Glen Greenwald holds up British hypocrisy on free speech to the light, detailing how Muslims who post things on Facebook are getting thrown in the slammer for their views—and for inciting terrorism. And he doesn't let the USA off: "Despite frequent national boasting of free speech protections, the U.S. has joined, and sometimes led, the trend to monitor and criminalize online political speech. The DOJ in 2011 prosecuted a 24-year-old Pakistani resident of the United States, Jubair Ahmad, on terrorism charges for uploading a 5-minute video to YouTube featuring photographs of Abu Ghraib abuses, video of American armored trucks exploding, and prayer messages about 'jihad' from the leader of a designated terror group; he was convicted and sent to prison for 12 years. The same year, the DOJ indicted a 22-year-old Penn State student for, among other things, posting justifications of attacks on the U.S. to a 'jihadi forum'; the speech offender, Emerson Winfield Begolly, was sentenced to 8 1/2 years in prison." (He also throws in some examples of people allegedly "threatening" cops on Twitter—an issue near and dear to the hearts of several Baltimore Twitizens.) As with anything by Greenwald, readers would do well to consult other sources for broader detail and context in these cases. But he's right on the law; the controlling case is Brandenburg v. Ohio and it sets a very high bar for prosecuting speech: You have to be inciting a riot and there have to be people right there ready and willing to act. The term of art is "imminent lawless action." In Brandenburg's context it meant you could advocate violent revolution so long as you did not have a keyed-up crowd at your direct command when you did it. So Greenwald does not explore the important point his piece raises. Facebook, Twitter, and YouTube's value as propaganda instruments lies precisely in their ability to incite large crowds of people remotely. This really is a game-changer, socially and legally. The pity is that Western democracies show so little faith in the power of their purported ideals. (Edward Ericson Jr.)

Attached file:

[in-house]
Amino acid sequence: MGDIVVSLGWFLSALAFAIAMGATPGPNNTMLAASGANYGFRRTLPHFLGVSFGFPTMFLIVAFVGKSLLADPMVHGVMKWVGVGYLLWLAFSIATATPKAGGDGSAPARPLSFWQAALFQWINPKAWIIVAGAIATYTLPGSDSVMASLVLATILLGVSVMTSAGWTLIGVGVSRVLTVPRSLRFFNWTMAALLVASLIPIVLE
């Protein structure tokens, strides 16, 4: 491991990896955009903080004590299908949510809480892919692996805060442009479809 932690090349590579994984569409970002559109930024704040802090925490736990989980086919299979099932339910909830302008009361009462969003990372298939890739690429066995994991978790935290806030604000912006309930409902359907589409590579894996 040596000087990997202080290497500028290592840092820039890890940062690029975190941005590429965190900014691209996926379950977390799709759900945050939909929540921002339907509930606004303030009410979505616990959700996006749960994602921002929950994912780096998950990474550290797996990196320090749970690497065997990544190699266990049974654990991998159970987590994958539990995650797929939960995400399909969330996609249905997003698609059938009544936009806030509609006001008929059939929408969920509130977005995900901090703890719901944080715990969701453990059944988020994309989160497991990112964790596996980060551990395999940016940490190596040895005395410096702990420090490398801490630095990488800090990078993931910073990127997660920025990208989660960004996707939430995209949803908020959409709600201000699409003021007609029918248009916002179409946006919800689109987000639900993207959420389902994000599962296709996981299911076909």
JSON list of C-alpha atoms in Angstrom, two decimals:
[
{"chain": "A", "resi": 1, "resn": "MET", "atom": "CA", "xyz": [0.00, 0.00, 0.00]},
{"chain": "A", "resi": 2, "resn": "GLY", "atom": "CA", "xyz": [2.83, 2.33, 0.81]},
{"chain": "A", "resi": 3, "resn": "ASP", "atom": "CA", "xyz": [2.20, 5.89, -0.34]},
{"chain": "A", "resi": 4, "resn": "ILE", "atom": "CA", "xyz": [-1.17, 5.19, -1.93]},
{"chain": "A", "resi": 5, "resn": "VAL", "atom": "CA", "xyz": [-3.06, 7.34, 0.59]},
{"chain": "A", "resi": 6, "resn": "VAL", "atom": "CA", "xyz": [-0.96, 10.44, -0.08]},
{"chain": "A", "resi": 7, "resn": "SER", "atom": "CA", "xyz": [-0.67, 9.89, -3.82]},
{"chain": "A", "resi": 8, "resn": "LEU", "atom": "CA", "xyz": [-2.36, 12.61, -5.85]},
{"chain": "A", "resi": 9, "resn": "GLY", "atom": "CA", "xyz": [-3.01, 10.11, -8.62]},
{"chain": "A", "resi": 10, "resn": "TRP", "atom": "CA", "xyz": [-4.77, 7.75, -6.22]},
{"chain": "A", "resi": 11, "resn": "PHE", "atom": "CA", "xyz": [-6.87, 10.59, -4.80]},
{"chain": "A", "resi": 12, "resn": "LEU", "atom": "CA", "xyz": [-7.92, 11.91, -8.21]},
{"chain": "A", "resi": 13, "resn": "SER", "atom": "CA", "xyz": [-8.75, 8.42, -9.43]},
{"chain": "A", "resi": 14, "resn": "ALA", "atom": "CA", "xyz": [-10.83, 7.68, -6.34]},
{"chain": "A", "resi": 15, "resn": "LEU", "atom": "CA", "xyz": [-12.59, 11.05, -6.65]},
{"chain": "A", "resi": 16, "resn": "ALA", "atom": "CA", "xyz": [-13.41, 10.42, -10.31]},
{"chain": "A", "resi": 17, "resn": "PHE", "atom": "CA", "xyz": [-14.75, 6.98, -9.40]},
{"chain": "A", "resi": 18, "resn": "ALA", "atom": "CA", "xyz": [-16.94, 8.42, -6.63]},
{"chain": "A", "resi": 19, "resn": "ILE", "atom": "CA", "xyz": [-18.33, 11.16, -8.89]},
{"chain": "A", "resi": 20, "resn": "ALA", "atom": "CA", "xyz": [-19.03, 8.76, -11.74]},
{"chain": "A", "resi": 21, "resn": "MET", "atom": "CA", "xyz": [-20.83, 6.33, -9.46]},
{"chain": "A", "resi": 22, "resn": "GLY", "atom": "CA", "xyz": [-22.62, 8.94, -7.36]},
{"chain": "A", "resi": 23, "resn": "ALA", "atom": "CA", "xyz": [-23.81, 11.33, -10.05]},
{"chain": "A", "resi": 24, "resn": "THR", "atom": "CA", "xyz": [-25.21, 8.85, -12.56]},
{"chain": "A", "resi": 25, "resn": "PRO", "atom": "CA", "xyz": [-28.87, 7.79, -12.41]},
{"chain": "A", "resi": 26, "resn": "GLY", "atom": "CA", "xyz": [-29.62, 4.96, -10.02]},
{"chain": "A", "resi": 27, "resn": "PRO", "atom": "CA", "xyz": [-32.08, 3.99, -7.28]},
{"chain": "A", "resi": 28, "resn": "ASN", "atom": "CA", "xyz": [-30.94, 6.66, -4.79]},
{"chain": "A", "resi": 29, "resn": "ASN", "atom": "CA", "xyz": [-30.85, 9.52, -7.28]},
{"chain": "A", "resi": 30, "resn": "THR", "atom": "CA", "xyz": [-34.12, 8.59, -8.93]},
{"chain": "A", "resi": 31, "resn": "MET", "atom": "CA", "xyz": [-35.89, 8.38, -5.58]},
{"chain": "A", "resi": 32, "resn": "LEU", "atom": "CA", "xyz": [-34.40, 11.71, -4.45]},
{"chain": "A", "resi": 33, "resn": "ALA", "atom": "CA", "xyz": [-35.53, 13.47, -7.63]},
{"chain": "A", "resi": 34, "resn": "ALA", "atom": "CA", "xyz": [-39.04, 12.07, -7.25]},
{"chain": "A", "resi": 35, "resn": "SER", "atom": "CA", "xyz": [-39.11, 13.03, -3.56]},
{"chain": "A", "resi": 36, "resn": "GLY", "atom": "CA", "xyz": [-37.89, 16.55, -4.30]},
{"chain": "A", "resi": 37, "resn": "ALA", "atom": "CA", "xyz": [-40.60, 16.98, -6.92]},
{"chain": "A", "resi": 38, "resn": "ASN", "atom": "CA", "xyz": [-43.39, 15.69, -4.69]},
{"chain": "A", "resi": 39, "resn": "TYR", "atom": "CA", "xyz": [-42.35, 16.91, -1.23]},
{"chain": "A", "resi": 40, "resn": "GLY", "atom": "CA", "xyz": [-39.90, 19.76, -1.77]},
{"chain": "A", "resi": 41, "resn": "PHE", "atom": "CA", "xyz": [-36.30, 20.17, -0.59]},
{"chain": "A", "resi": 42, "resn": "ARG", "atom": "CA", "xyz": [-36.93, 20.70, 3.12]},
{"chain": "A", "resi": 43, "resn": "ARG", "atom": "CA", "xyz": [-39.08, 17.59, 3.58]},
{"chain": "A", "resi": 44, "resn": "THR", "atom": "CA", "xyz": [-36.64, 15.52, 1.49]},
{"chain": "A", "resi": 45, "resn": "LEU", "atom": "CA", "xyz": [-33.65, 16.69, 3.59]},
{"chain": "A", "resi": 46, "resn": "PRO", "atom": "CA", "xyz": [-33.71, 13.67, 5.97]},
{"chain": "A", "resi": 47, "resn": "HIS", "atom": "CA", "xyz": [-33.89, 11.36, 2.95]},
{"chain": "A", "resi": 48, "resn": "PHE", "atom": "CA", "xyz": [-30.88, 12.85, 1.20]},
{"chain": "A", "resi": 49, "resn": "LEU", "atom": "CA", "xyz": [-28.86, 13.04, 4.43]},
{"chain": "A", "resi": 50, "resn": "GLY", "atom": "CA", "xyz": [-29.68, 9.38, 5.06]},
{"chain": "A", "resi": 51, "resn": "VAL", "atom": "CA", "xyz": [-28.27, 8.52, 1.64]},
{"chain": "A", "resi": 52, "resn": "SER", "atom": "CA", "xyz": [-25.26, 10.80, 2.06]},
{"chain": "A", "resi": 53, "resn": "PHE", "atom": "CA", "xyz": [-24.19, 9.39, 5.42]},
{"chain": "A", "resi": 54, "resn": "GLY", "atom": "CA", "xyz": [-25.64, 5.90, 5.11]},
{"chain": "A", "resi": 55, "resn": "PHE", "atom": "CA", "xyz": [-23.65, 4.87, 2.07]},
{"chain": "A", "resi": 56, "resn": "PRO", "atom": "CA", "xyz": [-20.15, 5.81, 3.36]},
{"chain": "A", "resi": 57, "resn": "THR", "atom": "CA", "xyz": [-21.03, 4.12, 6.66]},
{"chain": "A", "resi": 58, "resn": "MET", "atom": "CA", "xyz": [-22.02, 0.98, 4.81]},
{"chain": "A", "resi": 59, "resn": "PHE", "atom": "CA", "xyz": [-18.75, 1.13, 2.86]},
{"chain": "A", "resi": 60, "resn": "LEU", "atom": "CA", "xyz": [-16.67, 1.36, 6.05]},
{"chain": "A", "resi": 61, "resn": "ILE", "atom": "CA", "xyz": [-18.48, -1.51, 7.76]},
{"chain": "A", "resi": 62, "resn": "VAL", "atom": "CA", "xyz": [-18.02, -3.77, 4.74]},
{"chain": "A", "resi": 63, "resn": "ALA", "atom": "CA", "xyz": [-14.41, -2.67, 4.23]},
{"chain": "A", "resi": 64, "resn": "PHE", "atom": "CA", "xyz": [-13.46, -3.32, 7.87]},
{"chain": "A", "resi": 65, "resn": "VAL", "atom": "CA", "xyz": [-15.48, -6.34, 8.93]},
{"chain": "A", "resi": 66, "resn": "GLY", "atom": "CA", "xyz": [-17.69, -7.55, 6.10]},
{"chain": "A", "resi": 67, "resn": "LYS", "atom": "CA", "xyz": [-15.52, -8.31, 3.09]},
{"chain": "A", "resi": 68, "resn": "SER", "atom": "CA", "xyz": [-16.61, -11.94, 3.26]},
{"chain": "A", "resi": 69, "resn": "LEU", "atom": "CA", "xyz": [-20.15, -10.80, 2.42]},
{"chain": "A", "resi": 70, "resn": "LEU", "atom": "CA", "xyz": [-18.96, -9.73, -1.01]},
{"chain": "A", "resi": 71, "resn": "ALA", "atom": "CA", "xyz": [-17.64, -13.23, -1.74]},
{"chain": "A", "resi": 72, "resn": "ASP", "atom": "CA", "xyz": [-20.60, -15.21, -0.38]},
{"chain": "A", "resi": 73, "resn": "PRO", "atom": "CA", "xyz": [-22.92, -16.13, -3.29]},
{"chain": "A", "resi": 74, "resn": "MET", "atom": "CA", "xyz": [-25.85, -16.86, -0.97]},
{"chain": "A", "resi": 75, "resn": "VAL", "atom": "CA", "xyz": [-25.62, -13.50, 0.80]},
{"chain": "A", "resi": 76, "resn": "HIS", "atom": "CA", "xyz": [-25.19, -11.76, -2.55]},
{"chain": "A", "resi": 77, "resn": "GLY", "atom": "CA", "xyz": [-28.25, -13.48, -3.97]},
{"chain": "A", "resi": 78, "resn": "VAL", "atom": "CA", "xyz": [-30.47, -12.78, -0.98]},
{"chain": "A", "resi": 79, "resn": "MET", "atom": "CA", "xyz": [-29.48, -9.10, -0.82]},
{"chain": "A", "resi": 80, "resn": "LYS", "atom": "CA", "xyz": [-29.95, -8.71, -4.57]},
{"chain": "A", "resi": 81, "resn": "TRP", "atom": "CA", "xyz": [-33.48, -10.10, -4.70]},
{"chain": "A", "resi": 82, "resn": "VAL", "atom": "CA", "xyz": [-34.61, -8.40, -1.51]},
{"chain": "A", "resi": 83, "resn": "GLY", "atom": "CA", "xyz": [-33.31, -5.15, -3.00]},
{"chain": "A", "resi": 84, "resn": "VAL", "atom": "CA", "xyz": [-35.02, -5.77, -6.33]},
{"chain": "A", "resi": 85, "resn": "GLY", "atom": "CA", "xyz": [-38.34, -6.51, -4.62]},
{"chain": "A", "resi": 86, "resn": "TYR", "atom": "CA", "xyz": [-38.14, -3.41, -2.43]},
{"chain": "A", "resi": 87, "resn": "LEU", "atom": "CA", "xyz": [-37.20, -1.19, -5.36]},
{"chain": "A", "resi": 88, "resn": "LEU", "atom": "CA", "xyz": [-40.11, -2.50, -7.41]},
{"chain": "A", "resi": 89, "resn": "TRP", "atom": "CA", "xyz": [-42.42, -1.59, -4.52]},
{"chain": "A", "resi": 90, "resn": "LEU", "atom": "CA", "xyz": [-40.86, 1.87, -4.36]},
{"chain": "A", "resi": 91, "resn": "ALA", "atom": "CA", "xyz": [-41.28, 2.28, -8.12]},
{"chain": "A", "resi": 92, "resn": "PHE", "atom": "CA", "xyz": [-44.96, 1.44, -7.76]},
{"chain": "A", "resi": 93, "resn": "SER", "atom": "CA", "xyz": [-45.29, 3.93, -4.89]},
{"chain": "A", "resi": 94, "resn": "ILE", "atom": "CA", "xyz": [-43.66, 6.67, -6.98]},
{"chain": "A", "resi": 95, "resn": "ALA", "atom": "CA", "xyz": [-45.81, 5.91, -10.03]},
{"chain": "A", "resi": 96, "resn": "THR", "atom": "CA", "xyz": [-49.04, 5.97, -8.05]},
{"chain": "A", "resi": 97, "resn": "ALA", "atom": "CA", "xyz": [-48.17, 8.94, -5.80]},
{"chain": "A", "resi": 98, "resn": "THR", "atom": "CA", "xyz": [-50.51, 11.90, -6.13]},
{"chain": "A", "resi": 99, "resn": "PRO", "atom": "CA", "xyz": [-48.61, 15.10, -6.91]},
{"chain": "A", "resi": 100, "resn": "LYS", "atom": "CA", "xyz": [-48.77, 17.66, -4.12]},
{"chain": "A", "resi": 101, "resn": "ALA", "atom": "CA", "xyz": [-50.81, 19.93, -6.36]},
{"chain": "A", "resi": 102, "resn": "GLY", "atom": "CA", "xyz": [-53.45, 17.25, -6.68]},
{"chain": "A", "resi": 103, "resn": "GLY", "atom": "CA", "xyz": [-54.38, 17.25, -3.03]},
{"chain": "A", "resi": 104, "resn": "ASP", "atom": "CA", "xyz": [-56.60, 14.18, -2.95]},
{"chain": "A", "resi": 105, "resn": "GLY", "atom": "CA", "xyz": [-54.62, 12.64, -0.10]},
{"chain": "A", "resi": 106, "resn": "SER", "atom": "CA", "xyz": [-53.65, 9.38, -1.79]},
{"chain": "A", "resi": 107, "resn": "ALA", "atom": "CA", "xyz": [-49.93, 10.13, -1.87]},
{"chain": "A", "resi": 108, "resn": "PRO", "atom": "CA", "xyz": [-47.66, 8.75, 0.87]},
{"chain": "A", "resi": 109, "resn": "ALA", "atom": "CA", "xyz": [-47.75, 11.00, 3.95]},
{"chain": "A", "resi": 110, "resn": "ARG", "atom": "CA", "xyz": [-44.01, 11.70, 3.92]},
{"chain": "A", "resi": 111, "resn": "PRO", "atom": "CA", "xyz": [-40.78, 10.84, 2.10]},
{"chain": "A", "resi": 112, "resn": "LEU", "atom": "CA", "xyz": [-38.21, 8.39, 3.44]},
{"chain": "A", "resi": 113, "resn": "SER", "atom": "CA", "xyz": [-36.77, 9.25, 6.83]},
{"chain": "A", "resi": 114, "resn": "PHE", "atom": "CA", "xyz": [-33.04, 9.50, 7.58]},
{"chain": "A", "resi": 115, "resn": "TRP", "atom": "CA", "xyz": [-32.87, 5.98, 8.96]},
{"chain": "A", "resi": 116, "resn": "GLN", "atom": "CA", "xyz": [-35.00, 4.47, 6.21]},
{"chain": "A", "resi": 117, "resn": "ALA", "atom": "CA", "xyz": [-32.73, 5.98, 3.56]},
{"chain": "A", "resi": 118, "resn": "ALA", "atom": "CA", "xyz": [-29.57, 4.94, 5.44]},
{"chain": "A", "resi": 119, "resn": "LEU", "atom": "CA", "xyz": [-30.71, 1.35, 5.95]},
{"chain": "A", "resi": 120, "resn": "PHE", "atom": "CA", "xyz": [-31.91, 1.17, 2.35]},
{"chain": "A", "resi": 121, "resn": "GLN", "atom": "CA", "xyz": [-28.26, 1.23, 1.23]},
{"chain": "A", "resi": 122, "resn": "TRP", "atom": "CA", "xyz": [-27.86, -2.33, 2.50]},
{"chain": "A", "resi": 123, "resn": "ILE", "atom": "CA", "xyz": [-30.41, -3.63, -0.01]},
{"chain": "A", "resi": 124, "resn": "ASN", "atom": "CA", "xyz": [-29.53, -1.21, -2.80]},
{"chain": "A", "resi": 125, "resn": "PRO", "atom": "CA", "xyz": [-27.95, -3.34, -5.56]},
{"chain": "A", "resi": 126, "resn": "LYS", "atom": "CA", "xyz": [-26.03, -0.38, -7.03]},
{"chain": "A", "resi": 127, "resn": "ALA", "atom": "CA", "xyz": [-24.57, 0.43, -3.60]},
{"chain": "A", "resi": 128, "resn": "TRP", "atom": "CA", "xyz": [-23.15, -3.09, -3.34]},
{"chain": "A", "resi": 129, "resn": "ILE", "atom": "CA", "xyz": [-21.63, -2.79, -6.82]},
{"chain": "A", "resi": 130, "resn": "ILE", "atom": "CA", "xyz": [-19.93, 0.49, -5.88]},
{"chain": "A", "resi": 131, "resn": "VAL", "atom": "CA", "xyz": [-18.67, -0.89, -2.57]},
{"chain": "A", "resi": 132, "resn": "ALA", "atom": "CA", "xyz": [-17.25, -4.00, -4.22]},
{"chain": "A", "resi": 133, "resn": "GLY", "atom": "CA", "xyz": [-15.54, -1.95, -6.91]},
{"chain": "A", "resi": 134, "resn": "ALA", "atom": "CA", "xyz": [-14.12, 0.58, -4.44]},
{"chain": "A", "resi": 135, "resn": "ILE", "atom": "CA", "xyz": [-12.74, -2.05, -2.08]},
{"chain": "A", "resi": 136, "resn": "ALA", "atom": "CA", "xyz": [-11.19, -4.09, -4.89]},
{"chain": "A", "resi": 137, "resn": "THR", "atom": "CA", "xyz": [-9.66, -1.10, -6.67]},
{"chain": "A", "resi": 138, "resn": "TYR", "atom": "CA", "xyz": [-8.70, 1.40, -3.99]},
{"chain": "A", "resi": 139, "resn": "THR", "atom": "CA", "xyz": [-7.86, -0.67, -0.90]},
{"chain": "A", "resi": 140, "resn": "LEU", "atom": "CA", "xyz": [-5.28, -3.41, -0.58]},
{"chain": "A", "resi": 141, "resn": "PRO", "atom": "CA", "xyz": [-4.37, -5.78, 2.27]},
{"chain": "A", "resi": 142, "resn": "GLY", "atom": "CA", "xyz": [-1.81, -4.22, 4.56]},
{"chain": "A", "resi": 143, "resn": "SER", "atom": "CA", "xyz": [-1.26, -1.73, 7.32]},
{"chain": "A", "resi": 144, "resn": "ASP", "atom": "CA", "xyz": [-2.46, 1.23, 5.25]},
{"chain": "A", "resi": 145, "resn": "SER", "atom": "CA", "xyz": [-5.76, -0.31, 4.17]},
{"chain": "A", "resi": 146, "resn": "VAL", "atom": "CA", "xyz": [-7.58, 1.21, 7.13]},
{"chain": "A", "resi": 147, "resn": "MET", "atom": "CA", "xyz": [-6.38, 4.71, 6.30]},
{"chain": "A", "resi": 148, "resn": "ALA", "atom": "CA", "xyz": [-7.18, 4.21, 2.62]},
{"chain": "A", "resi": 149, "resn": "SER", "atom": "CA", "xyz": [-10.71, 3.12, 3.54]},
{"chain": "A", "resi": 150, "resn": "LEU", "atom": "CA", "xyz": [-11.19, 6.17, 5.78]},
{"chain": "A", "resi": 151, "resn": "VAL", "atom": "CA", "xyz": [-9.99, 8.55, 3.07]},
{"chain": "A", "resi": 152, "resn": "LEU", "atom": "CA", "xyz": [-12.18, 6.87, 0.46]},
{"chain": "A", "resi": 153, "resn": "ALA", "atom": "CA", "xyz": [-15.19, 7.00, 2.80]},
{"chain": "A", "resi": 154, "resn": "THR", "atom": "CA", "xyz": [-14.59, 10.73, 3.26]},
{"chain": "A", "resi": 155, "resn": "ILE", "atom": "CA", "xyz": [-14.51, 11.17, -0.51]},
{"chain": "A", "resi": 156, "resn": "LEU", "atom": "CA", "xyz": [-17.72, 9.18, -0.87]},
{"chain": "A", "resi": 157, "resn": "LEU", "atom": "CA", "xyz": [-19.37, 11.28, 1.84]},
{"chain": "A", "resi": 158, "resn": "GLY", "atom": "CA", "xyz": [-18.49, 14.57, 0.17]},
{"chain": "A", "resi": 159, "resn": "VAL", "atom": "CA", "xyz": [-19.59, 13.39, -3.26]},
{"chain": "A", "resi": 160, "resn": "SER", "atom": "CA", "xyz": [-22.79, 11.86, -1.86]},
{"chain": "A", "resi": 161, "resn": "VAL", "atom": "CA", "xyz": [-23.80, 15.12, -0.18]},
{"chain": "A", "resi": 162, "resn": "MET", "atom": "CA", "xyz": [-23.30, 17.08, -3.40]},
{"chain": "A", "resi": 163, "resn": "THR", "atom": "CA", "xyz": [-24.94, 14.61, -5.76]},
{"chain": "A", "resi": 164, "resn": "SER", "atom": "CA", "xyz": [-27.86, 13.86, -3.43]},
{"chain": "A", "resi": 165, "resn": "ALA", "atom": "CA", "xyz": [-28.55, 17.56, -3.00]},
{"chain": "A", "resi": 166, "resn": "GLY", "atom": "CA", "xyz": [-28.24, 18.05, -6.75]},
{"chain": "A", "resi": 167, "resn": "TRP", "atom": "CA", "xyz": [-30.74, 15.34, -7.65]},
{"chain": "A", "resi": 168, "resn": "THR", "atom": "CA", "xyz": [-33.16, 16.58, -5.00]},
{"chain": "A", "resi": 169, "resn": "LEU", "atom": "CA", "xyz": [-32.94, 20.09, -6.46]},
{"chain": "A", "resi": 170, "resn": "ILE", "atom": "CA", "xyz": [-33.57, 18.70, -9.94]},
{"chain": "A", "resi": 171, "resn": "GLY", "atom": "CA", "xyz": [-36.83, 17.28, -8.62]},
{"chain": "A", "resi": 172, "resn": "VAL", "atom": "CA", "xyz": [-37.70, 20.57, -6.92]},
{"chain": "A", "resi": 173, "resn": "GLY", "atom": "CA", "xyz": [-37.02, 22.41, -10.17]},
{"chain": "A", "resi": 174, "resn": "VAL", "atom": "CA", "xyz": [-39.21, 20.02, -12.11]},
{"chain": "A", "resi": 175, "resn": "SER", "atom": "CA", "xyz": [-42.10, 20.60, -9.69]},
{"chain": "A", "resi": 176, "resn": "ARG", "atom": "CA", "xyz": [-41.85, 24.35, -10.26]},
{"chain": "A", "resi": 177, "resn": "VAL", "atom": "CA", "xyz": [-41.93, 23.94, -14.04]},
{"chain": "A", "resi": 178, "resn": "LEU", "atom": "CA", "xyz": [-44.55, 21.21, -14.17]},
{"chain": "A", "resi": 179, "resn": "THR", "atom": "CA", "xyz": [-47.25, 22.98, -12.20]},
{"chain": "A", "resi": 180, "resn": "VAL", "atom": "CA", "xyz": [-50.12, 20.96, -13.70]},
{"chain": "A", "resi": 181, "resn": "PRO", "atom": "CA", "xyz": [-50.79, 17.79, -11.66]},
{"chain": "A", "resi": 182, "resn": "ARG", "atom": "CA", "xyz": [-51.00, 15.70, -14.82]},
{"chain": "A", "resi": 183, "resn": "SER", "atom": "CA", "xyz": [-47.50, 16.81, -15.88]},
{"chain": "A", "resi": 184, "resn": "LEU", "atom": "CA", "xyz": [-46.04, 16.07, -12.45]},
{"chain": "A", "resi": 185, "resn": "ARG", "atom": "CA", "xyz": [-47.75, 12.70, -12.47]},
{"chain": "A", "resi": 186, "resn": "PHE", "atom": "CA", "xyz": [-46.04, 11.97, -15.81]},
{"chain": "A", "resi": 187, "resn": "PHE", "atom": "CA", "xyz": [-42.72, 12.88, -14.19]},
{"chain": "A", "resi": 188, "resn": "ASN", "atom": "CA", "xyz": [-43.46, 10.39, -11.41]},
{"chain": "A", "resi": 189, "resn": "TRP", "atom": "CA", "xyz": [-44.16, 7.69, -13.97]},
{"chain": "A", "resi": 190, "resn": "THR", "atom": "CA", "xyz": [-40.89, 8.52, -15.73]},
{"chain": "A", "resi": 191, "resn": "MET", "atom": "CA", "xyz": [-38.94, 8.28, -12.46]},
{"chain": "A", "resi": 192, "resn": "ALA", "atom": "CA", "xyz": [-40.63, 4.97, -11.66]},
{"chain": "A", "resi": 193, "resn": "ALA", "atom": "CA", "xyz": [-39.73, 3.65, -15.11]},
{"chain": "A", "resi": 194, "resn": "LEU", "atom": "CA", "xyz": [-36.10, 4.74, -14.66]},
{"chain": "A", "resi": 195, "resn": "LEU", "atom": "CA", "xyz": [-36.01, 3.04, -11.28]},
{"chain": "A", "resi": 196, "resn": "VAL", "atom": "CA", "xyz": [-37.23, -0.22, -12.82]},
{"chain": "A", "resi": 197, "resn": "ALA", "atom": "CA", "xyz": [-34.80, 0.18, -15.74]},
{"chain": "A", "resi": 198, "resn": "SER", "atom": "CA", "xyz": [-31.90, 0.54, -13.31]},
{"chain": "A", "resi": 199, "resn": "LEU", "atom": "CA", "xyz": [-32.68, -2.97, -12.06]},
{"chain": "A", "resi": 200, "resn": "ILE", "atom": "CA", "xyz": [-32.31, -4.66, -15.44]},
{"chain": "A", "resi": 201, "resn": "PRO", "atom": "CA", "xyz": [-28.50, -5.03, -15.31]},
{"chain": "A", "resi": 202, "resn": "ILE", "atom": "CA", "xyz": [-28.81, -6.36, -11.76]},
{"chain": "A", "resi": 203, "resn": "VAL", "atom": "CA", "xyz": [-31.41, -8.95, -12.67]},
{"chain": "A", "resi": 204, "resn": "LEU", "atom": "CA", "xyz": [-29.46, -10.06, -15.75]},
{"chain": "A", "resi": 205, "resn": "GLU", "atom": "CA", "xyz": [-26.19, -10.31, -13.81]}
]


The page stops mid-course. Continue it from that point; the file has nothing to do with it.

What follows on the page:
Suzanne McGee, business writer for The Guardian, covers the big bet Paypal founder Peter Thiel is making on cannabis: an undisclosed amount from Thiel's Founders Fund into Privateer Holdings, the Leafly.com-owning company in Seattle that has recruited Ivy League MBAs from big-name companies, along with botanists and an army of security guards to cultivate and protect its grow operation. The goal here is to become the Starbucks of pot, including with products branded under a 30-year licensing agreement with the Bob Marley franchise. Yes, this is what legalization will look like: corporate slick, with a stoner's schtick. But, no, writes McGee, Founders Fund's partners aren't doing this just to get "a front row seat on the world's best varieties of marijuana as they emerge." (Van Smith)
We're not usually avid readers of Jezebel, but "The Lemon Cake Male Objectification Experiment" it published recently was surprisingly thoughtful and interesting. The writer, Elizabeth Preston, had an idea: If men carried around baked goods in public all day, "can men get a taste of the constant public observation that women experience?" She recruited some male friends and made some baked goods for them to carry and report back their results. Along the way the experiment provides some interesting, but depressing, information about the consequences of the "objectifying gaze" and being stared at in public: "Being stared at is distracting, for one thing. It can also lead to increased anxiety or shame about your appearance, as well as worries about safety. Women who report more experience being objectified and harassed score higher on measures of 'self-objectification,' or thinking a lot about their own appearance and comparing it to an ideal.
"An objectifying gaze can affect women's behavior and even their cognition. In one study, women spent less time talking about themselves when they thought a man in another room was watching a video feed of their bodies, compared to women who thought the observer was another woman (or was watching their faces). In one [study], women who received an objectifying gaze from a man performed worse on a math test." So did the men get stared at all day? Not really, but the experiment still yields some pretty fascinating results. (Anna Walsh)